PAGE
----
My best tip, when it comes to installing curtain rod hardware, is to make a template. Really, it’s something I do whenever I install any type of window treatment. I take a piece of the cardboard from the box and mark where I’ll need to drill holes for anchors, pushing the cardboard flush with the ceiling. That way, I can use that same template over and over again and I don’t need to whip out the tape measure every single time. If you need to visualize this a bit better, you can watch this video about how I installed solar shades. (It is the same concept with the template.)
I also ditch the cheapo anchors – the plastic ones in the image above – that come with the hardware, and use my own. For this project, I opted for these self-dripping metal anchors. They work like a charm!
One Tiny Snafu
Because I had the picture frame molding to the right of the window, I ran into a bit of a problem when it came time to install the curtain rod bracket. The molding was in the same spot where I would typically install a bracket (three inches down), so I was forced to go above it. That made it extra tricky to get into place. In the end, I had to remove that top piece of molding, install the bracket, and then re-install the molding. It worked out a-okay, but I didn’t see it coming!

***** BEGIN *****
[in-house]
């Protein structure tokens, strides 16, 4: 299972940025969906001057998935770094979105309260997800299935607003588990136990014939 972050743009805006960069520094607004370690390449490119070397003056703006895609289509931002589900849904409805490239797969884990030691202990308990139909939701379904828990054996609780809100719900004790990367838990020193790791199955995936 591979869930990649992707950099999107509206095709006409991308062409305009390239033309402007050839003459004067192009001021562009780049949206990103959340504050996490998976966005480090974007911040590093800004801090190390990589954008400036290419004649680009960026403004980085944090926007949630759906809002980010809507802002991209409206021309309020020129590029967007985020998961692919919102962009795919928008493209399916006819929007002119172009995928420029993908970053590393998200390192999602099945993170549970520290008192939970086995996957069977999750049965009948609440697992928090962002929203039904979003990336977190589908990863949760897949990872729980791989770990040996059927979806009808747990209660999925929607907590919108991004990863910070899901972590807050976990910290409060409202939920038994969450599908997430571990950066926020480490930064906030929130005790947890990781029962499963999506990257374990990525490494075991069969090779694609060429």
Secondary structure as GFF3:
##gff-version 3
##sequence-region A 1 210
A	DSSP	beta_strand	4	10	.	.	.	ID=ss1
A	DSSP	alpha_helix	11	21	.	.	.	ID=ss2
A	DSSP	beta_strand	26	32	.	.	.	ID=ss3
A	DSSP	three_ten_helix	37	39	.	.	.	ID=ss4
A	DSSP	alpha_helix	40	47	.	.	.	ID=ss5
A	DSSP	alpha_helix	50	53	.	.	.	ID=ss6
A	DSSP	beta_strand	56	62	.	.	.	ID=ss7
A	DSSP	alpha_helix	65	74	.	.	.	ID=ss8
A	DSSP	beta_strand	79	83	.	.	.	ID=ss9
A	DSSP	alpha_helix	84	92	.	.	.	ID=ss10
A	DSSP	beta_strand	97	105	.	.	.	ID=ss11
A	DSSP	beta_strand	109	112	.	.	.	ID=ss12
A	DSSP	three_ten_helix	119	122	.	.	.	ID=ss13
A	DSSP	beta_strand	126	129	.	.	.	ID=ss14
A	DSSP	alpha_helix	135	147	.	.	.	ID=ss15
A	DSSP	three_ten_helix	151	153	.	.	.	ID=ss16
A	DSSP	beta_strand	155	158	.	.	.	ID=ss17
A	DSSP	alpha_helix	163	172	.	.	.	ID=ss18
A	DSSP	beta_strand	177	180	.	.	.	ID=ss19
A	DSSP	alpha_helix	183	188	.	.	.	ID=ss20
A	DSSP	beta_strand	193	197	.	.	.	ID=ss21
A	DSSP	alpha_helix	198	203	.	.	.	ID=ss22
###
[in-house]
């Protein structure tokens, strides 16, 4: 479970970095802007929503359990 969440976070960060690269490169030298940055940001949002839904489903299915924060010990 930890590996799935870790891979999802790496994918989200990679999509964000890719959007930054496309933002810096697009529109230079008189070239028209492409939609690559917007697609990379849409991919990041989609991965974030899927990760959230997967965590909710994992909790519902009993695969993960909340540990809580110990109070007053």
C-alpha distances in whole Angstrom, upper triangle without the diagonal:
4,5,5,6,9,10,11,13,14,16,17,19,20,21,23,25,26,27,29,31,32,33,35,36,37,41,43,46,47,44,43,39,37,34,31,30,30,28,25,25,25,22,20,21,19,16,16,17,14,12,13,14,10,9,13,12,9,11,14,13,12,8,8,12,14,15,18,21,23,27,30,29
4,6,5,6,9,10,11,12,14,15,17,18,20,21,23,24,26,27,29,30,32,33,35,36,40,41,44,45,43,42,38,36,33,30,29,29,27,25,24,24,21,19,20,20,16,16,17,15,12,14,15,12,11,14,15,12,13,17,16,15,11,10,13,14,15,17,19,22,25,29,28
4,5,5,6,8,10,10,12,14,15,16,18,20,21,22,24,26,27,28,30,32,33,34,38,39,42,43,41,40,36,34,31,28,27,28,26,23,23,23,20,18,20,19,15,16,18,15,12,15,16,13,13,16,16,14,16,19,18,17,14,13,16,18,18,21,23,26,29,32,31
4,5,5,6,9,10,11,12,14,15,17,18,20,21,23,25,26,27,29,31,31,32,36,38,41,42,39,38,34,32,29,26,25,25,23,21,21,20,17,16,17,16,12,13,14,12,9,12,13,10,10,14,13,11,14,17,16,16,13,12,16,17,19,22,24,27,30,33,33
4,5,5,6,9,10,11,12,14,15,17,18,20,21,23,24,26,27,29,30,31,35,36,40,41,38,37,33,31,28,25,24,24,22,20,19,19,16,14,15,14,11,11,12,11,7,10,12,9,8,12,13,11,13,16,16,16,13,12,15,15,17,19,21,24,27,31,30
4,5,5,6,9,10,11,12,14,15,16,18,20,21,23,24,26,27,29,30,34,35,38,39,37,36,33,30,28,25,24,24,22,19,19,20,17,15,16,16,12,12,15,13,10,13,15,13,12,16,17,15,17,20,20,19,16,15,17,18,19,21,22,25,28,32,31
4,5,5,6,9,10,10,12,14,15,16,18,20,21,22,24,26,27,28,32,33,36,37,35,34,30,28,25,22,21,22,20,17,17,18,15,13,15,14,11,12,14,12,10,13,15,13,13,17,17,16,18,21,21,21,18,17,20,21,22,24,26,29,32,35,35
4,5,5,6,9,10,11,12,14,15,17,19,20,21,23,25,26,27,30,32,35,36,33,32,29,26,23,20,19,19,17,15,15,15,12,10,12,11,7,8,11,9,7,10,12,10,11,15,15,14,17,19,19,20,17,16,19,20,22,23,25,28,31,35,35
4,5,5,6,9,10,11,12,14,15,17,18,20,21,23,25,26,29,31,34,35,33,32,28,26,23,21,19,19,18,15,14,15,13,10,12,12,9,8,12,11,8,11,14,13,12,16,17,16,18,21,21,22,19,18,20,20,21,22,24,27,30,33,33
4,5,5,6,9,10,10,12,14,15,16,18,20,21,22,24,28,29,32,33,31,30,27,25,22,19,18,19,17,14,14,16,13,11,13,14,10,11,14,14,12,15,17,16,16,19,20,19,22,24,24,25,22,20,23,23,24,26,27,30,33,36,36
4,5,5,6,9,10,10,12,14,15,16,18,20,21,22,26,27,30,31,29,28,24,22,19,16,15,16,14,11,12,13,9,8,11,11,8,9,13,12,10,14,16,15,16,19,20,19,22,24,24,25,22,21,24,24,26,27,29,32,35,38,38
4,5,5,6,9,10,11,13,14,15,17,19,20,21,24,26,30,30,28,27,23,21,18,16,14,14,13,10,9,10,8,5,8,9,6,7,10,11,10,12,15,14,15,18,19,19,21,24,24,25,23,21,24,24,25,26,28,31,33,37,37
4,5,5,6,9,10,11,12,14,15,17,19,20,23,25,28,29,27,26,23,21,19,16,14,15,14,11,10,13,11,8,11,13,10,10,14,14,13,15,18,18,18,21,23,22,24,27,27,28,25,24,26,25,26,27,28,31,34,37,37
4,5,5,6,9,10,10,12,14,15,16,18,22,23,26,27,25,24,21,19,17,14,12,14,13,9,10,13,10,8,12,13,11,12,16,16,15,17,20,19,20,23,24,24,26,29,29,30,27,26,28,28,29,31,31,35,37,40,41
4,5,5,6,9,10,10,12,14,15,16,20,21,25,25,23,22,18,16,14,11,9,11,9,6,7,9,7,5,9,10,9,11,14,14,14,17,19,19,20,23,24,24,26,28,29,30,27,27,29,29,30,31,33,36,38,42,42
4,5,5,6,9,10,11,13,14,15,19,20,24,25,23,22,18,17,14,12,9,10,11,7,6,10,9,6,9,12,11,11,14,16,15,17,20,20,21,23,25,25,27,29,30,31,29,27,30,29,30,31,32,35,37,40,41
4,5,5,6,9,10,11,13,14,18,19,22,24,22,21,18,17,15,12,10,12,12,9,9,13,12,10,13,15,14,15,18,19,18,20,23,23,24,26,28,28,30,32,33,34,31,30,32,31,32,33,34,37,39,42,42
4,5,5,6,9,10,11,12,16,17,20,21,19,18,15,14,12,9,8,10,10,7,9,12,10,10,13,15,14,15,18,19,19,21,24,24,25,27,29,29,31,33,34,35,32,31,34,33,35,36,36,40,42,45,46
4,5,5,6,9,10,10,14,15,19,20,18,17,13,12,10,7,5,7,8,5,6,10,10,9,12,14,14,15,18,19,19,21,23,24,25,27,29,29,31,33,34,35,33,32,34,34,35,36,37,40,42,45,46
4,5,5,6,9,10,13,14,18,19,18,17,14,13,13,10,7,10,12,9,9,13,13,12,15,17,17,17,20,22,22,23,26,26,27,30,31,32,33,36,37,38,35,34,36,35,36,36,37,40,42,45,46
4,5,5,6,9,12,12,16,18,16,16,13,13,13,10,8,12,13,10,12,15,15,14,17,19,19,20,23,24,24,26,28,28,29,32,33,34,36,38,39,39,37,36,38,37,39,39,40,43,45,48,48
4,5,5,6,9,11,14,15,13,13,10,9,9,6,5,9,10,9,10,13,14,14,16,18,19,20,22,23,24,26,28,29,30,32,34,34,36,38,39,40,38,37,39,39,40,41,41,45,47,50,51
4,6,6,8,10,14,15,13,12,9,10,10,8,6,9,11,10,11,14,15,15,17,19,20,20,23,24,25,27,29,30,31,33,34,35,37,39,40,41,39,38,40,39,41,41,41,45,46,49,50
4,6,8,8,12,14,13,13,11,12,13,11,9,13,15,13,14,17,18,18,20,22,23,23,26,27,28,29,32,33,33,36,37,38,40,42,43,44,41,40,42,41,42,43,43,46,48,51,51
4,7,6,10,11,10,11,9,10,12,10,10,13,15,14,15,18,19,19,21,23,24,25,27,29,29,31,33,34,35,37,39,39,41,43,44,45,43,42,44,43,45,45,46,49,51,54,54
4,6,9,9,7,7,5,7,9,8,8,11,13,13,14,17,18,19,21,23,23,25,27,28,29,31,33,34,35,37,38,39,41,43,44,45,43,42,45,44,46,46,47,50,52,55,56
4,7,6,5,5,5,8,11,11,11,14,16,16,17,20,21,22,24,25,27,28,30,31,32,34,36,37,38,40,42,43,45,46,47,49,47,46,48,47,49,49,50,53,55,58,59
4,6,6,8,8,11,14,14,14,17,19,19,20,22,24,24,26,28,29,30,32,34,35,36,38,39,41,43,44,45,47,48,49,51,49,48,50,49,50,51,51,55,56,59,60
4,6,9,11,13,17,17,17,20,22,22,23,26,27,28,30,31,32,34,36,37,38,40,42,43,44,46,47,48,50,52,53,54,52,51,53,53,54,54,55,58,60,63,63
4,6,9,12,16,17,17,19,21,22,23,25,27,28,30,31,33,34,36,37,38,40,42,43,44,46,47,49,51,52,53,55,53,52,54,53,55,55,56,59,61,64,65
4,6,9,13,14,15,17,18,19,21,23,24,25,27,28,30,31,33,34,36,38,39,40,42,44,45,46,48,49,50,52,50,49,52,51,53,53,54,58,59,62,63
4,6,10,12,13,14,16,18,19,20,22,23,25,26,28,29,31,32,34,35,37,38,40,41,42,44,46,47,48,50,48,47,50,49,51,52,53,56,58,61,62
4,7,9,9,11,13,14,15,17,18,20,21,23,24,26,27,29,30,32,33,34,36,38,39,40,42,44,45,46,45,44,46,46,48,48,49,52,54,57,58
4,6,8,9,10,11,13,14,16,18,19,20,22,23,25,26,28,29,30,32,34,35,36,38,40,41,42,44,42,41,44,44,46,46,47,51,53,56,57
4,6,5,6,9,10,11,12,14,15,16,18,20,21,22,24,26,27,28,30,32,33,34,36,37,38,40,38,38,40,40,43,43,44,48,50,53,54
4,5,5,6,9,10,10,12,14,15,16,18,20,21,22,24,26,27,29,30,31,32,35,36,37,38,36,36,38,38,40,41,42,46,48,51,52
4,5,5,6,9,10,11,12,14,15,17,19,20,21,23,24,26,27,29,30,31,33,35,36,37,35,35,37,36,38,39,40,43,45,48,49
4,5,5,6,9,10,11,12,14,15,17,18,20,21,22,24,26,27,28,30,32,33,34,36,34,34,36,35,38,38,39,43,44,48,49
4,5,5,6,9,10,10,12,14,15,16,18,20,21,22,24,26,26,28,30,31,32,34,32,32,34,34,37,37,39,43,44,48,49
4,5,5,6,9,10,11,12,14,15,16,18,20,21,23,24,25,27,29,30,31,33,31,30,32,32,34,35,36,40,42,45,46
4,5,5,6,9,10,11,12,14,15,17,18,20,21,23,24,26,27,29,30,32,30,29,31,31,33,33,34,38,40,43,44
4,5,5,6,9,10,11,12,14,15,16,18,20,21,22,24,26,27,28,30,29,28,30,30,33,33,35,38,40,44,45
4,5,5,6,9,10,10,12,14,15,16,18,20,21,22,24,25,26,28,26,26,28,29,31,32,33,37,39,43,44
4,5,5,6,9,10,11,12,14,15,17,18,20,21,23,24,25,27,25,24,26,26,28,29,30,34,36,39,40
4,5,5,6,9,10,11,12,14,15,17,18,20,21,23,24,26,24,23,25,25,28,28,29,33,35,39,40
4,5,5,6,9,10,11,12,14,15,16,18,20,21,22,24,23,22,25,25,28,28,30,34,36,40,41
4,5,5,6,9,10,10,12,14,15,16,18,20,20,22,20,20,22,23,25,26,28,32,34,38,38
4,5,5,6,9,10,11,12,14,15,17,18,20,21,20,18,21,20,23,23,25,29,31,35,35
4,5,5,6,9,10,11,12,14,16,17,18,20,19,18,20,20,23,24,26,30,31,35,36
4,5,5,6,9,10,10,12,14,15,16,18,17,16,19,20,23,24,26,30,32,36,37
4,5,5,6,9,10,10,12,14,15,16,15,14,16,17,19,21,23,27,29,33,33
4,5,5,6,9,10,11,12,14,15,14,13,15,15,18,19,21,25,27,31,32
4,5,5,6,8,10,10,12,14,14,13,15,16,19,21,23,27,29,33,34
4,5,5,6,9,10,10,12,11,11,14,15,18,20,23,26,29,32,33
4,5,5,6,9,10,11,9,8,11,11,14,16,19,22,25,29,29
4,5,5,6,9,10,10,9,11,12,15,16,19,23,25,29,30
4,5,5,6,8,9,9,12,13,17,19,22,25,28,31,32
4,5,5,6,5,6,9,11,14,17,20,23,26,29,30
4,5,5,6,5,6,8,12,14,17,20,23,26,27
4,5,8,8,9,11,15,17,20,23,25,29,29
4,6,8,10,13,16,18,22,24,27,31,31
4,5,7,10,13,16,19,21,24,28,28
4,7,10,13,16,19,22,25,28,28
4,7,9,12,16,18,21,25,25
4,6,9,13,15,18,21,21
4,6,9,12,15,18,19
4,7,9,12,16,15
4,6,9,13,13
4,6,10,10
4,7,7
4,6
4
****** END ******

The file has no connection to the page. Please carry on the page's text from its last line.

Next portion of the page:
As I mentioned above, I’m no seamstress, so I always take my curtains to the cleaners to be hemmed and they do a great job. Well, my plan was to take off 14″. I got the curtains back and went to hang them and they had accidentally taken off 40″!!! The curtains hung about halfway down the wall and then stopped. I rushed back to the cleaners to figure out the problem, and the seamstress was so apologetic and horrified at her mistake. We had both written down 14″, so it wasn’t faulty communication.
Luckily, she still had the fabric and was able to work her magic and add it back on. With the pattern, you can’t even tell there is a seam. If anything, it makes for a good story now!
Opt for Drapery Hooks
Lately, I’ve been a big fan of drapery hooks for a clean and tidy look. My curtains actually came with drapery hooks, but you can buy your own. (I used these ones in our living room.)
You still have to use the curtain rings, but you can remove the clips that come with them. Instead, the drapery hook will connect directly to the ring. I think this creates a really polished look up there!
Our New Blackout Nursery Curtains
Wall Color, Benjamin Moore “Tarrytown Green” // Picture Frame Molding Tutorial // Bamboo Shades (color: “Jute Natural”) // Curtains // .75″ Large Curtain Rod // Small Curtain Rings // .75″ Finials // Window Information // Crib // Glider (from Crate & Kids, no longer sold) // Black Lamp
Later this week, I’m planning a little nursery progress report. Items have been arriving and we’re slowly putting things together, like the crib you got a sneak peek of in this post! Then, I think it’s just about the fun stuff, which is the decor, and hanging things on the walls. I am feeling pretty good about our progress so far…
Catch Up on Ellis’ Nursery
I’m Casey Finn, the voice behind The DIY Playbook. I’m married to Finn & mom to Rory and Ellis. Together we’re creating our dream home in Chicago, one DIY project at a time.